Closed adoptions occur when the birth parents decide they do not want to have any contact with the adoptive parents or their child once it is given up for adoption. As a result, the entire process is confidential as well as the birth parents' identities. The birth parents may also decline to receive any updates on the child in the form of photos or letters detailing the child's progress.
With a closed adoption the adoptive child has no idea who his birth parents are or what his true biological roots are, not to mention why he was put up for adoption in the first place. As a result, the child will likely have emotional and psychological problems as a result of this. When children don't know why they were put up for adoption all they can do is speculate and usually they imagine they were the problem, something was wrong with them or they were not good enough for the biological parents to want to keep them. This could not be farther from the truth, but little minds do a lot of thinking and if the answers are not clear to them their minds will create one. So, this is the drawback to closed adoptions, that is unless the child never knows he was adopted and this is not necessarily fair to the child either.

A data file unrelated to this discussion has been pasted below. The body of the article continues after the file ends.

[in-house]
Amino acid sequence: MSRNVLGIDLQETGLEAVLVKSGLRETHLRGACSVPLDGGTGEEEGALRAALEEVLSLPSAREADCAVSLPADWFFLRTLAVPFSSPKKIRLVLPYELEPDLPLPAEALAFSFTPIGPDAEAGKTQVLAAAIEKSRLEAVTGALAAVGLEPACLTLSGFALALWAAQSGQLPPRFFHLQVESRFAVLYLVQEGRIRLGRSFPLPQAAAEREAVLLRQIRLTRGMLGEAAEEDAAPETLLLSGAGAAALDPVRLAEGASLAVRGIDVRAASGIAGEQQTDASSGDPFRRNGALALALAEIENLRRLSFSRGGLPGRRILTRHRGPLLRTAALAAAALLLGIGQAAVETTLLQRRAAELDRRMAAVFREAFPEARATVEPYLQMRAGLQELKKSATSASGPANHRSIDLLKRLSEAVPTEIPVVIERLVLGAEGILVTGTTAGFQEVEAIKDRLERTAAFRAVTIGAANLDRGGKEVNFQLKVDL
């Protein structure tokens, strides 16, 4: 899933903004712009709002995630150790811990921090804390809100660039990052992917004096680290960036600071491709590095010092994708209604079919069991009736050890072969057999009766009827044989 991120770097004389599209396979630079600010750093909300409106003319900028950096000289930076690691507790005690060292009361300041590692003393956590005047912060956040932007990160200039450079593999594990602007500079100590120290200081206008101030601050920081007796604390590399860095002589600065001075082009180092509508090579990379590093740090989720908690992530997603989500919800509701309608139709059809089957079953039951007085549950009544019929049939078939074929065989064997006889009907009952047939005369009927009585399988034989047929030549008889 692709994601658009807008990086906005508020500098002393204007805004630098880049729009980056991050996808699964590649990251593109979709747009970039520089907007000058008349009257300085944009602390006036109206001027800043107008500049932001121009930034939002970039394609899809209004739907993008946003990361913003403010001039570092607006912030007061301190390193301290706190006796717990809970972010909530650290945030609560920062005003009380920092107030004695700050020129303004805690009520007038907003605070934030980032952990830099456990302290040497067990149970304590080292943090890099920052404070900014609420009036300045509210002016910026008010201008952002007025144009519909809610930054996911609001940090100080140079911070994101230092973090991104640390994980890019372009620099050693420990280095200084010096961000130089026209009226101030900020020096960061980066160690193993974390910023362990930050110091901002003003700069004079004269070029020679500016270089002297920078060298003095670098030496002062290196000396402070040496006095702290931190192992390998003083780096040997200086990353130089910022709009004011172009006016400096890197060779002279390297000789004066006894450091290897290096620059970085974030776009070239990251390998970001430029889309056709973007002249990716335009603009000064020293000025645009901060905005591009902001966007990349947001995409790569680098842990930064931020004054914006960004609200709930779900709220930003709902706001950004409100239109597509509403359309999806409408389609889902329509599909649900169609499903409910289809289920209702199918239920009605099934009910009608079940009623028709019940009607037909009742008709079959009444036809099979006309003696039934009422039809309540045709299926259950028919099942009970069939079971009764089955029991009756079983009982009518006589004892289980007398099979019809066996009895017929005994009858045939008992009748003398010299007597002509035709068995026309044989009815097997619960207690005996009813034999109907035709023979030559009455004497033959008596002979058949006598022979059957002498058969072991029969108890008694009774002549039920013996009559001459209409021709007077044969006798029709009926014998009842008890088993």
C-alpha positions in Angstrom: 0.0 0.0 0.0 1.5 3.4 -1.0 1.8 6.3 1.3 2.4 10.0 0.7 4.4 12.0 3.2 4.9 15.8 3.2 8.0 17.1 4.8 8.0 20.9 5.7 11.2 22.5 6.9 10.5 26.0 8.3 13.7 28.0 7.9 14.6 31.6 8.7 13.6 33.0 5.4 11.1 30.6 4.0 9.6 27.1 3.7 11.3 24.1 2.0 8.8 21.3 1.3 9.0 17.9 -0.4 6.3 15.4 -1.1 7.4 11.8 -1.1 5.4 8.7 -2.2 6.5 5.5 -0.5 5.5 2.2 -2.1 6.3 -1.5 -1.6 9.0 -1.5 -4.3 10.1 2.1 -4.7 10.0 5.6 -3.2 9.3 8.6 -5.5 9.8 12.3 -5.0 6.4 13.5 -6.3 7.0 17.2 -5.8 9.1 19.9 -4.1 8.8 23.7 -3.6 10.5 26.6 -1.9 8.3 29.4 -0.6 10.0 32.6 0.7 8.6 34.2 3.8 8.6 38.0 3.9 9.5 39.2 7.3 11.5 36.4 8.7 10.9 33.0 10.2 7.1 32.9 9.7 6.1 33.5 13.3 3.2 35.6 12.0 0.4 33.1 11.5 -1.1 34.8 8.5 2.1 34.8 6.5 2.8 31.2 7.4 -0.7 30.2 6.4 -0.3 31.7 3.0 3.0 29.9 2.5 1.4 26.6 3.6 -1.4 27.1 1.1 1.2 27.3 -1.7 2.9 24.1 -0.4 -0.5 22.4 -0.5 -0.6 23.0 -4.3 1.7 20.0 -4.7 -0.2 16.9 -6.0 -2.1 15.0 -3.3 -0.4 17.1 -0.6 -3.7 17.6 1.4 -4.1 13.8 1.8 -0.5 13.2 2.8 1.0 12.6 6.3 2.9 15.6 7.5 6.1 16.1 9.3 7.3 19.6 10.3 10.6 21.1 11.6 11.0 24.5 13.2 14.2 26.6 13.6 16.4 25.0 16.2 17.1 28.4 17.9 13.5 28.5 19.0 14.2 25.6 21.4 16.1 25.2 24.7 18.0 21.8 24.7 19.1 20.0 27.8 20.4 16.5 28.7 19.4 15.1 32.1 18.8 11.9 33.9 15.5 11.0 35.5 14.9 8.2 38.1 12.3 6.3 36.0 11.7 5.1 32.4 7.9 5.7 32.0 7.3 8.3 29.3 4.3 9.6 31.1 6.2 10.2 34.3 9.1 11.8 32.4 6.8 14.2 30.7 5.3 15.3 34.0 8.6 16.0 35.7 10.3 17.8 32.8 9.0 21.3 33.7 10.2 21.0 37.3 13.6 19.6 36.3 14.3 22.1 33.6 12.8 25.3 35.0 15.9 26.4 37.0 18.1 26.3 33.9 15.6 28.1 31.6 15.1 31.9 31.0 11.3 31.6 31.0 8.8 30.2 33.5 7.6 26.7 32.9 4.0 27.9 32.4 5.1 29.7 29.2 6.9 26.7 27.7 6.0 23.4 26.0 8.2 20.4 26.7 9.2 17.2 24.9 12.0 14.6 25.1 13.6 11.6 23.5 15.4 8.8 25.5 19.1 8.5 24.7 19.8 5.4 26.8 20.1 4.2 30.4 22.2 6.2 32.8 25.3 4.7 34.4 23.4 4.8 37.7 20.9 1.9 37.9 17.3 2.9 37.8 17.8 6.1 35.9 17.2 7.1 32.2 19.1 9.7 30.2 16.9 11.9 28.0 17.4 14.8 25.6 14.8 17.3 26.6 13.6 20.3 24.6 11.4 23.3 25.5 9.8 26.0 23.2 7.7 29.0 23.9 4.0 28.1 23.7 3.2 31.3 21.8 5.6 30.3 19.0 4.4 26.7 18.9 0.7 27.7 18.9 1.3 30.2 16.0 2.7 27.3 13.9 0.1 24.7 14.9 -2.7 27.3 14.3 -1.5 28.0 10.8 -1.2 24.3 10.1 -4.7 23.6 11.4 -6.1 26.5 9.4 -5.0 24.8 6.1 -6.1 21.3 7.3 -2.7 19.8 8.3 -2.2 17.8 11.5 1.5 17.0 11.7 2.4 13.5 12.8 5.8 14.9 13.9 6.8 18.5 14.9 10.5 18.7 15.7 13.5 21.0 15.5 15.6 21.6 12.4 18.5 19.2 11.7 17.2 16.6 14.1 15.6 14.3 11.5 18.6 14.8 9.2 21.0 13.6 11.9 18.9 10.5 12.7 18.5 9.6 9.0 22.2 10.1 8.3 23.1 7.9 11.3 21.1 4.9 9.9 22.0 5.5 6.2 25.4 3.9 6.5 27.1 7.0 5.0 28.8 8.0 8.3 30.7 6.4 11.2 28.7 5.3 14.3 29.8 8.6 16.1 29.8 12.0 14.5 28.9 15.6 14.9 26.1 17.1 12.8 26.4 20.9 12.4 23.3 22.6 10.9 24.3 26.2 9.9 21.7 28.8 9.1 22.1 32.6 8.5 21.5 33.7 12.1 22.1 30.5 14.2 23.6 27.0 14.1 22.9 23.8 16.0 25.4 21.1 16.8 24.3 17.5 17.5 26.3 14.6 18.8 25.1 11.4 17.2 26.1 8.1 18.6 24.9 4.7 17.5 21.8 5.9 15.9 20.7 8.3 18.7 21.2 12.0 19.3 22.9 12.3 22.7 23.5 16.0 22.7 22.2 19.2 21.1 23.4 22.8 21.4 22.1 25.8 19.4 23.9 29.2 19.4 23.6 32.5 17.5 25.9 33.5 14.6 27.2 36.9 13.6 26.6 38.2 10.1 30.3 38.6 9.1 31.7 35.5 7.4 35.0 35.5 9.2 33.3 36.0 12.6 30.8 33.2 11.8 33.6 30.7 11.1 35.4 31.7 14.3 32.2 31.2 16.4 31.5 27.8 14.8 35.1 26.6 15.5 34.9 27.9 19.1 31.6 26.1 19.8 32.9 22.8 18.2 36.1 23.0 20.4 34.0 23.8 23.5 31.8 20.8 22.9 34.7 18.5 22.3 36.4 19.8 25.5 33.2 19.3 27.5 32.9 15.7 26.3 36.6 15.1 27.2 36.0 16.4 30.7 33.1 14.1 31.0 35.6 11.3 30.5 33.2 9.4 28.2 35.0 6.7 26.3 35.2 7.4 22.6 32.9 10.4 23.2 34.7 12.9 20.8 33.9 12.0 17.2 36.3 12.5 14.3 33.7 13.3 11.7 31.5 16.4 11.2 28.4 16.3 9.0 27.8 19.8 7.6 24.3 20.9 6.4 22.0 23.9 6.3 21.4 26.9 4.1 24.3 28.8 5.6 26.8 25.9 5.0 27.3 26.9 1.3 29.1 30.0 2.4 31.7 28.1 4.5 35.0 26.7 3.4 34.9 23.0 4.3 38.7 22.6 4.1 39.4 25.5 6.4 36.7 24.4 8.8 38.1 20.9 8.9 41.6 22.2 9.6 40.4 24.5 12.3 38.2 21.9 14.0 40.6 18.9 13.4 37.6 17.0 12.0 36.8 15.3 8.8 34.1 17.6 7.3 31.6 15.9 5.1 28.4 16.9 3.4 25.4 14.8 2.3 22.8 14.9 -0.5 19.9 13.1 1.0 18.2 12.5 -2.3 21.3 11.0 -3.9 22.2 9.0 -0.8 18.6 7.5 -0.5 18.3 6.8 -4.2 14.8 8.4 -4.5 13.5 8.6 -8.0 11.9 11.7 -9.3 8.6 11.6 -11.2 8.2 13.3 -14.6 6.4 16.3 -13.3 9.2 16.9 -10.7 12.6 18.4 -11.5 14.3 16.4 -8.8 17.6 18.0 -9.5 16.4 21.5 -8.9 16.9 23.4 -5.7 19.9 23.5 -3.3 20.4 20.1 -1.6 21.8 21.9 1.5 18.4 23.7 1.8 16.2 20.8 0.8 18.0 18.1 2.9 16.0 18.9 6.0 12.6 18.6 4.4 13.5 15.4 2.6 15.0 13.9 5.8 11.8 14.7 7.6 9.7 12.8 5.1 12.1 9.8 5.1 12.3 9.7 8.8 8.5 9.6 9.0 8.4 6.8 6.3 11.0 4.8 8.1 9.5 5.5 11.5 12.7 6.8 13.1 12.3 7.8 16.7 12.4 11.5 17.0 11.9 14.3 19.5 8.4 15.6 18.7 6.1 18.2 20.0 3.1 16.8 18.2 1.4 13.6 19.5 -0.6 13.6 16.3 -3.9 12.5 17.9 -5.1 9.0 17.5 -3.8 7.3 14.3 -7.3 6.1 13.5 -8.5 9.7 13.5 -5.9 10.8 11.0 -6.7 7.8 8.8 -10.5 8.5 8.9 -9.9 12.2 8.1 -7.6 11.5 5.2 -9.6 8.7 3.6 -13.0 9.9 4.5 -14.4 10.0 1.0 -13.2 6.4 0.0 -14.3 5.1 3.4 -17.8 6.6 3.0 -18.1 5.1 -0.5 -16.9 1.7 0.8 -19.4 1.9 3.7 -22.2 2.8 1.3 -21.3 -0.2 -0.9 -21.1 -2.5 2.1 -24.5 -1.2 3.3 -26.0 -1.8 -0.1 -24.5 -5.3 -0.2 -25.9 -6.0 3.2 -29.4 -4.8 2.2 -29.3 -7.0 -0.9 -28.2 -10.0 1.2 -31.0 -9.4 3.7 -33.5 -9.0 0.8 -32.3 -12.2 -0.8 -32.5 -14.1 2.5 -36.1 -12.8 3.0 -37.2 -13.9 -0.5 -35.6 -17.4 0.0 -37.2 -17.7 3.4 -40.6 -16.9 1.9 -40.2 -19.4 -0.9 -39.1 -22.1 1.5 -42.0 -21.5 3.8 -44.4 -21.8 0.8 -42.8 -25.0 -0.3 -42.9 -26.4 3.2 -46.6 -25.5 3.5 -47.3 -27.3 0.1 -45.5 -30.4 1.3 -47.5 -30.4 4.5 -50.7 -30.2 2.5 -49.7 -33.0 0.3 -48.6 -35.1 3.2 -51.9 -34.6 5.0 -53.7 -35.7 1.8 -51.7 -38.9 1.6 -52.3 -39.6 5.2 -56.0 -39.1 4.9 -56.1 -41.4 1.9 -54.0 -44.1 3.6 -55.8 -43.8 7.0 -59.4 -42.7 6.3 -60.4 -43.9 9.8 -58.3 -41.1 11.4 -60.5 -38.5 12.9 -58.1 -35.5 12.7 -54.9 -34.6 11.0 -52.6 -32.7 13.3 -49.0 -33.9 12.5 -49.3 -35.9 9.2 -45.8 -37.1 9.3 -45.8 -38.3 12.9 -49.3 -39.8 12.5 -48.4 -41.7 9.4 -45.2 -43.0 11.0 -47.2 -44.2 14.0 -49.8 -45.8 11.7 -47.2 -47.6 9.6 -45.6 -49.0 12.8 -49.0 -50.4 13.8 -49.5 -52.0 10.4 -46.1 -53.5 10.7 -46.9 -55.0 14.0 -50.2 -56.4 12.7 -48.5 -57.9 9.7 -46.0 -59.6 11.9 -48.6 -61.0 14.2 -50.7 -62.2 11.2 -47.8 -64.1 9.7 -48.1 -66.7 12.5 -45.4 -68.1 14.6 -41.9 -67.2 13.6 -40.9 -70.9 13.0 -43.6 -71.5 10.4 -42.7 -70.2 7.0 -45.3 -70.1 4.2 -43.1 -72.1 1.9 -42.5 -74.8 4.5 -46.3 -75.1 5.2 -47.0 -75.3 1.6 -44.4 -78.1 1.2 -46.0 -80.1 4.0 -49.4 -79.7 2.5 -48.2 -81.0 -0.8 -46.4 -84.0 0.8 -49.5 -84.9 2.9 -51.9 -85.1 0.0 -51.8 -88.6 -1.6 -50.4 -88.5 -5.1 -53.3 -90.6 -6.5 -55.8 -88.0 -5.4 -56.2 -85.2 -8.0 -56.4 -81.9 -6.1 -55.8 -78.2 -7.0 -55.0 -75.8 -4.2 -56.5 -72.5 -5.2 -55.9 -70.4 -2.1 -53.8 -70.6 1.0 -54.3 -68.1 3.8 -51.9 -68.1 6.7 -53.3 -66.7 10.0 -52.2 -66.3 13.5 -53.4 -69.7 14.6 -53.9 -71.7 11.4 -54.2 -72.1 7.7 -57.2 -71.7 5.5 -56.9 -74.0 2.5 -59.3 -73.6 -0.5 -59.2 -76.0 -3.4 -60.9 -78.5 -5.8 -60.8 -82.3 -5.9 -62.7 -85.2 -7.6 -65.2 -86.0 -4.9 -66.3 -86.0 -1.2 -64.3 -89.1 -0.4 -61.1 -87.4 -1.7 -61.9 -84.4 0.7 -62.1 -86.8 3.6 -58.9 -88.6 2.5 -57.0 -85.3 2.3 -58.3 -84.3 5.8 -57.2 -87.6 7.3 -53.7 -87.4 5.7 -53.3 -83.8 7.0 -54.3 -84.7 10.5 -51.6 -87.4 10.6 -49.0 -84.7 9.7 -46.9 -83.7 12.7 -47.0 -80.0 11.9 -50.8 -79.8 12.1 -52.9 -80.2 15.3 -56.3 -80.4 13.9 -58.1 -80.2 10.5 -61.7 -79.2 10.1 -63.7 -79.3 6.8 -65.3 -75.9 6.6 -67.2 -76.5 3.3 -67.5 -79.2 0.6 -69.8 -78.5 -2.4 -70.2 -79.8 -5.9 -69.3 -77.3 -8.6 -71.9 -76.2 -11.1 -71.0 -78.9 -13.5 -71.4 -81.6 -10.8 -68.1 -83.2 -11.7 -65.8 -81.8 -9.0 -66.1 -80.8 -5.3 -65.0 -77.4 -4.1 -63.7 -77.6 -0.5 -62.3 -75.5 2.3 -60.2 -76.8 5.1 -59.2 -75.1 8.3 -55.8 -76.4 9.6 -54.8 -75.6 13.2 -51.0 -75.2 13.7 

Closed adoption is really hard on the biological parents as well because they brought a child into the world and then never have any clue how the child is or what the child is doing. Of course, many potential adoptive parents believe if someone is willing to give their child up then they don't have the right to be involved in their child's life. However, if someone is giving their child up for adoption it could be due to many reasons and an open adoption allows them to take part in the child's life as much as the adoptive parents determine. Sometimes this is a photo each year and sometimes it is actual outings. This is a very small reward to give someone who is giving you their child. A closed adoption does not allow this at all whereas with an open adoption the child will at least know who his birth parents are and may be able to decide when he is older if he wants to know them or not. Regardless, a closed adoption is likely to cause confusion and emotional problems for your child whereas an open adoption can help ease this confusion a bit.